Dismiss
Announcing Stack Overflow Documentation

We started with Q&A. Technical documentation is next, and we need your help.

Whether you're a beginner or an experienced developer, you can contribute.

Sign up and start helping → Learn more about Documentation →

Not sure this could fall in performance section as well as model/database section, so here goes....

Let's say I have 3 models:

Movie {
has_one :interest, :as => :resource
}
Song {
has_one :interest, :as => :resource
}
Story {
has_one :interest, :as => :resource
}

and ...

Interest {
belongs_to :resource, :polymorphic => true
}

Now, if I need a list of all interests for all movies, and I want to show also the date those Movies objects were created (to say how old they were), then I use the lookup on resource_type attribute and then @some_interest.resource.created_at.

The problem with this is if I have 100 movie interests, then I will get 101 queries right ? So linear degradation. I tried using :include => [:resource] in my query call, but it says cannot use include in polymorphic associations.

How can I either eager load or optimize this problem to avoid this severe degradation ??

Any help would be greatly appreciated !!

share|improve this question
    
I think this will answer your question: stackoverflow.com/questions/2390017/… – Geoff Lanotte Jul 14 '10 at 21:37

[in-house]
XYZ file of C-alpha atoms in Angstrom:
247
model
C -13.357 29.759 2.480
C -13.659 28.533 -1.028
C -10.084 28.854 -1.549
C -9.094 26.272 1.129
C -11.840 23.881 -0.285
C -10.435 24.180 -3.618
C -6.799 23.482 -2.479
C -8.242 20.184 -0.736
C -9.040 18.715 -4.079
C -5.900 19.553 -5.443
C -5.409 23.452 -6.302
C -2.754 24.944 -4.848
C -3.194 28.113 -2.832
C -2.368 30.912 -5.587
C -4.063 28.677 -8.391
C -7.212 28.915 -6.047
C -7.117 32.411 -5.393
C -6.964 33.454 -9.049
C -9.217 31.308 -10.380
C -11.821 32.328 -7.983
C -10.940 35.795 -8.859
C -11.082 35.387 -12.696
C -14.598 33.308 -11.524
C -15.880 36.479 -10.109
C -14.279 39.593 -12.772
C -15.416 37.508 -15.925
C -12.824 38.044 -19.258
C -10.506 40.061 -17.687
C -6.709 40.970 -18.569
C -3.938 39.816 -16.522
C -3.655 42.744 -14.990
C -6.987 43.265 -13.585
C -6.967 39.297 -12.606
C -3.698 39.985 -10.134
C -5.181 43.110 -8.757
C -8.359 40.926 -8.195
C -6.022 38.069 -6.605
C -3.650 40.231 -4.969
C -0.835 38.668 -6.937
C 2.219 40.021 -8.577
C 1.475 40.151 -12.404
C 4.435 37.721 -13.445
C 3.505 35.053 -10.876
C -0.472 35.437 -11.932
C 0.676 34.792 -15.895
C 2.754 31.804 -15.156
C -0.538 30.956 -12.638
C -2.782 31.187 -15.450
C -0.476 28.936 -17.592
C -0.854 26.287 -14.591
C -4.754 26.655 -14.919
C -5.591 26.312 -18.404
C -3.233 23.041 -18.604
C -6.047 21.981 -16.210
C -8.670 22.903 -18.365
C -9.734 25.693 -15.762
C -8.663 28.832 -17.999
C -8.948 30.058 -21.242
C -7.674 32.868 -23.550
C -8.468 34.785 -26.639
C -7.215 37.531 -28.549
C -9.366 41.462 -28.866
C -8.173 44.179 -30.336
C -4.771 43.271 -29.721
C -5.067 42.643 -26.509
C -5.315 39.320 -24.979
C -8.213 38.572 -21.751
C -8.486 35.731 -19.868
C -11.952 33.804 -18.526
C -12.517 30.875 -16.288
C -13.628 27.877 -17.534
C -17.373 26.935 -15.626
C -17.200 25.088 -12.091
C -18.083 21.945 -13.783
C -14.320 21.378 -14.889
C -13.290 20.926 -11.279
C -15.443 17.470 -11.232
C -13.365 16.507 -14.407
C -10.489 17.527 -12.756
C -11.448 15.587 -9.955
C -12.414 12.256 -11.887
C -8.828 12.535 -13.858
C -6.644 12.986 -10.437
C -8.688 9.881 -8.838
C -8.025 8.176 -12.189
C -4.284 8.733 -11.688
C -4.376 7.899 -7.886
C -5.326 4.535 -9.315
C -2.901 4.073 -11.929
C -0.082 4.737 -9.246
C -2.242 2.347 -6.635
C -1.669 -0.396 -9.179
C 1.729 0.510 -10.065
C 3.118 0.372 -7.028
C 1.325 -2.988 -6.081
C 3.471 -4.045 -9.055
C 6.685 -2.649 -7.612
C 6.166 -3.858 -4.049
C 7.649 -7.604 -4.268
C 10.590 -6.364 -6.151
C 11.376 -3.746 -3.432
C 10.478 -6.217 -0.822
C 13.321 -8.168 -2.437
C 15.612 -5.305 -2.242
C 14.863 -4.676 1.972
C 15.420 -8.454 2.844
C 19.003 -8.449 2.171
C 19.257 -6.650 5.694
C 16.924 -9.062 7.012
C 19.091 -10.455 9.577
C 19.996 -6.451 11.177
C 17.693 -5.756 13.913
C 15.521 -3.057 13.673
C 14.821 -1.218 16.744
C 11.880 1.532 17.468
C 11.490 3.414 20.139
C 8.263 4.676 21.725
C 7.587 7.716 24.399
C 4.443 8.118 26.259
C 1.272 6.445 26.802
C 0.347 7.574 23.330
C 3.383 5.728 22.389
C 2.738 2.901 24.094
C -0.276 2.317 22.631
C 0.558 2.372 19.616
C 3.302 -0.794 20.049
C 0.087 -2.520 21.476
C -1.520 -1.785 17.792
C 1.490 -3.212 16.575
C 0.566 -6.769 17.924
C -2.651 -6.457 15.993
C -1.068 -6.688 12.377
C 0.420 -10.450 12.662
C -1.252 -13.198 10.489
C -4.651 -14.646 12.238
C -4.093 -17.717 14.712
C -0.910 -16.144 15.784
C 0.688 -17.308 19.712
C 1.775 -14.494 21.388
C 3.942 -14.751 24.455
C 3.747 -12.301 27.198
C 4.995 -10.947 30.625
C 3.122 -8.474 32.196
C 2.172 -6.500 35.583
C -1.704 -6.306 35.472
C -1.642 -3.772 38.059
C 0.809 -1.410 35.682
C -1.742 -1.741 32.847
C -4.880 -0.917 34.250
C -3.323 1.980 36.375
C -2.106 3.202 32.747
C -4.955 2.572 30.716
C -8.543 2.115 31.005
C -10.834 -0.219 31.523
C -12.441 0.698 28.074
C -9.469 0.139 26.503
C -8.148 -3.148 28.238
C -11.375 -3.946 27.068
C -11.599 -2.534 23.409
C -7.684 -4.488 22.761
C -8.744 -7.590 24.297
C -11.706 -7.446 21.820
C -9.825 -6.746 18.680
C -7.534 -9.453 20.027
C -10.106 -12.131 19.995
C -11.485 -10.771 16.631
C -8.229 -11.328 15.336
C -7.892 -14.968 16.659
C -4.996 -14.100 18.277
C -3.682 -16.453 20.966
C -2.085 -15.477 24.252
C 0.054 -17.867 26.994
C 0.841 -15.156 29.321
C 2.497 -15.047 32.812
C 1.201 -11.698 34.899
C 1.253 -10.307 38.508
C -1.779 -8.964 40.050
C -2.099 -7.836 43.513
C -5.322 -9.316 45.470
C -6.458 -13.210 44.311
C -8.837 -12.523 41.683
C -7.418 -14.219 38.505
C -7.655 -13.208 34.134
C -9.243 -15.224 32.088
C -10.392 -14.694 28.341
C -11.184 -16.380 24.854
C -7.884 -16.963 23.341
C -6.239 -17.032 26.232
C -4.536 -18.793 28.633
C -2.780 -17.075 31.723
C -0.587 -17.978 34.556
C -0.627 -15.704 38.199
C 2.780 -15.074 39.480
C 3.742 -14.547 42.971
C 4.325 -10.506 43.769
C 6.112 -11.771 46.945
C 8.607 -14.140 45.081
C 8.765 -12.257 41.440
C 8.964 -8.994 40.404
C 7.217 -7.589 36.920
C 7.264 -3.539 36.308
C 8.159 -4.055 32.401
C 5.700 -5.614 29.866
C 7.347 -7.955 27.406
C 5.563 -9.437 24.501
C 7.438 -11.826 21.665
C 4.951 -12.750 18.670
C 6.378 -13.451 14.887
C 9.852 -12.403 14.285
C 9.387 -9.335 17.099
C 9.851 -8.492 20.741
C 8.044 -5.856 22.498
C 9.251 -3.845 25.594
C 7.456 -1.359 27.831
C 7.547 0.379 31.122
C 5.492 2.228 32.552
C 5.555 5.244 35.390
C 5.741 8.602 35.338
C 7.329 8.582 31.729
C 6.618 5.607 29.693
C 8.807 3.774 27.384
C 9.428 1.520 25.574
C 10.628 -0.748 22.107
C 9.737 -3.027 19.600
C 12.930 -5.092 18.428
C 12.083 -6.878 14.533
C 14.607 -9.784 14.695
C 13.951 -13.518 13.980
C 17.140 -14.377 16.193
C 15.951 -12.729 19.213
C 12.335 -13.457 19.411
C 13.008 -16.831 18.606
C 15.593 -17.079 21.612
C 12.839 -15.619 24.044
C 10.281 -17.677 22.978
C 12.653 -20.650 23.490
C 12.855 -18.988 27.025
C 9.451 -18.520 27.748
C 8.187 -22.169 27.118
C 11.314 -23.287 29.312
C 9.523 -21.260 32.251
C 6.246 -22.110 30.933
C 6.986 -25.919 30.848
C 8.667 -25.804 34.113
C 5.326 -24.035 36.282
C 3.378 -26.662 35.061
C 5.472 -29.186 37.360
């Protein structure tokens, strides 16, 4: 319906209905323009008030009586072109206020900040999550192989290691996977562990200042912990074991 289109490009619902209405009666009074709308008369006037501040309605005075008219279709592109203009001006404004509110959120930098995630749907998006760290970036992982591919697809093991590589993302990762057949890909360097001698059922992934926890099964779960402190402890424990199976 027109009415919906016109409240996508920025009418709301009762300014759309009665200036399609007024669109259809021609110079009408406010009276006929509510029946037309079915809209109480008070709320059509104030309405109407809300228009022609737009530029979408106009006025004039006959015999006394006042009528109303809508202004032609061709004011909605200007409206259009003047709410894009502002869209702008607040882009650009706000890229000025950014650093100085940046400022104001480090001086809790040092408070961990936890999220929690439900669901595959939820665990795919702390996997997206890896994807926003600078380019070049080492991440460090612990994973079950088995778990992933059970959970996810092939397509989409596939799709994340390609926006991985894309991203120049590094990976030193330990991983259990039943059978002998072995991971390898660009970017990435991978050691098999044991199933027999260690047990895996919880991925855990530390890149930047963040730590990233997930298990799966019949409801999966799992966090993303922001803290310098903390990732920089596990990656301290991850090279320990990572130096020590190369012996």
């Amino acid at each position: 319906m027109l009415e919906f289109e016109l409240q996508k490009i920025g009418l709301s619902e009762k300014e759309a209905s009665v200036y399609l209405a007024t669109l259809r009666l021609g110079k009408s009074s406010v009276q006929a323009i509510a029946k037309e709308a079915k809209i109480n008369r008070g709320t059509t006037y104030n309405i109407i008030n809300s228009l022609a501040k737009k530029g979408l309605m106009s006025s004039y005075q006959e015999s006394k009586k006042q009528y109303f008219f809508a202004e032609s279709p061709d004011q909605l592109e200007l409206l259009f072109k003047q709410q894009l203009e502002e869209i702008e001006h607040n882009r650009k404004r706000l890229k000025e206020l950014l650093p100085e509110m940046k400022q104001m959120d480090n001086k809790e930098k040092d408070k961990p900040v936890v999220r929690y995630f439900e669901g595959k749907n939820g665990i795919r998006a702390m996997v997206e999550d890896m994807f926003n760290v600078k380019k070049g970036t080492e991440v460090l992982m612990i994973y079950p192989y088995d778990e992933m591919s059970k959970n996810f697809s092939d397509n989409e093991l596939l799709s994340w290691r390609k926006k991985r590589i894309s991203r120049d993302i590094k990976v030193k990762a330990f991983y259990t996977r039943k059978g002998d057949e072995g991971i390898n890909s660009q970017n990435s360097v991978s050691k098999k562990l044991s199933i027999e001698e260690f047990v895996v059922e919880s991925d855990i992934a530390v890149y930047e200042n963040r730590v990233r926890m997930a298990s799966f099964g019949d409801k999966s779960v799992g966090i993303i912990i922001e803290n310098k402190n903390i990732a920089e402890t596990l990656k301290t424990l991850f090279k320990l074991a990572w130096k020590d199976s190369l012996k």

If you are using searchlogic, there is a special syntax to deal with polymorphic relationships that may help. You can search on the has side of the relationship by specifying the name of the related class suffixed with type.

E.g. given your models, you ought to be able to do something like this to get movies created in the last 90 days:

Interest.resource_movie_type_created_at_gt(Time.now-90.days)

Searchlogic sets up the join on the related model for you, which should allay performance concerns.

Of course you can always write your own SQL using the find_by_sql method.

PS. one very helpful trick is to turn on logging in the Rails console while writing searches. This allows you to see the SQL generated right in the console without having to dig through the logs.

share|improve this answer

Your Answer

 
discard

By posting your answer, you agree to the privacy policy and terms of service.

Not the answer you're looking for? Browse other questions tagged or ask your own question.